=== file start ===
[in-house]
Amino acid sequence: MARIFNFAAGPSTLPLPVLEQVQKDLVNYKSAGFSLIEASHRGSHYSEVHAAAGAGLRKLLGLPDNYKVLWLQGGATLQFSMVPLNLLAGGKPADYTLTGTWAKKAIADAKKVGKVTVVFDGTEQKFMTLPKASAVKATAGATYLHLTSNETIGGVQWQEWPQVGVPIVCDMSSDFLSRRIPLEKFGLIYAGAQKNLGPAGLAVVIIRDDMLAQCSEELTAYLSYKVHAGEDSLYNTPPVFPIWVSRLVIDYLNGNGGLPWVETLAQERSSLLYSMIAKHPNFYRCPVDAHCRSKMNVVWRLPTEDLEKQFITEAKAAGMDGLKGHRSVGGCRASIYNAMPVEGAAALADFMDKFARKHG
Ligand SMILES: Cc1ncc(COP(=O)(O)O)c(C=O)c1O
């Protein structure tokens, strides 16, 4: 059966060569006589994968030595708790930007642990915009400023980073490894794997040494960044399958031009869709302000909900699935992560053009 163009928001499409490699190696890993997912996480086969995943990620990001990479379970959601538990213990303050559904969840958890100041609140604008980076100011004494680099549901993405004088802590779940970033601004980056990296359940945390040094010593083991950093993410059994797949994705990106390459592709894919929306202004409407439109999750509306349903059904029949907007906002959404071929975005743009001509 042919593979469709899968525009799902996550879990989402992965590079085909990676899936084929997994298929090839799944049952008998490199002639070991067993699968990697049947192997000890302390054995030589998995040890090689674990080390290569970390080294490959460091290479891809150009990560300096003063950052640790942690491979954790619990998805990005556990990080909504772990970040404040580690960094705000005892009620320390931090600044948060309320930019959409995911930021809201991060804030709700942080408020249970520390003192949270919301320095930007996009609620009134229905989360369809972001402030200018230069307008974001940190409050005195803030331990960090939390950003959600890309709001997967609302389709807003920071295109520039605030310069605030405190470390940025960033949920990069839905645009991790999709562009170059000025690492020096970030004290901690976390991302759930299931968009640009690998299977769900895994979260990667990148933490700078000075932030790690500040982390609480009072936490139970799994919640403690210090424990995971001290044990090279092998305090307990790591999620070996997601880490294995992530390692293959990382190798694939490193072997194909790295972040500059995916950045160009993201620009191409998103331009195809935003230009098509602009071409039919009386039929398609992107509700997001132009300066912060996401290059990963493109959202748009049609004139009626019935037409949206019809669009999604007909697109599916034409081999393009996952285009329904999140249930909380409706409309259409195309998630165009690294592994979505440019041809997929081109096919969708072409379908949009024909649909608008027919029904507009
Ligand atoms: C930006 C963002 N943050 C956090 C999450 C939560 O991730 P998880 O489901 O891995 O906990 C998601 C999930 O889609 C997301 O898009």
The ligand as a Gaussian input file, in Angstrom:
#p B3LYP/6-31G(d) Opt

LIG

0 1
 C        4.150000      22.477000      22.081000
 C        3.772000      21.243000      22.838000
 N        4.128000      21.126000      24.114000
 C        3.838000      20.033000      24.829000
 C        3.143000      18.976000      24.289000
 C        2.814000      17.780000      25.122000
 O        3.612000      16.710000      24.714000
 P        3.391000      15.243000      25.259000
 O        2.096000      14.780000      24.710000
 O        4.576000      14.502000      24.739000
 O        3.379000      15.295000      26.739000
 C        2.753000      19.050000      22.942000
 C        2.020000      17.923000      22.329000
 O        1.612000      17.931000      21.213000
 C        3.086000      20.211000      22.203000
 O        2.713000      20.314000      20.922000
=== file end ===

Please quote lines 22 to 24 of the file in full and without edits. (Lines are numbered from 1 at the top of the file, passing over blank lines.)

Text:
 C        2.020000      17.923000      22.329000
 O        1.612000      17.931000      21.213000
 C        3.086000      20.211000      22.203000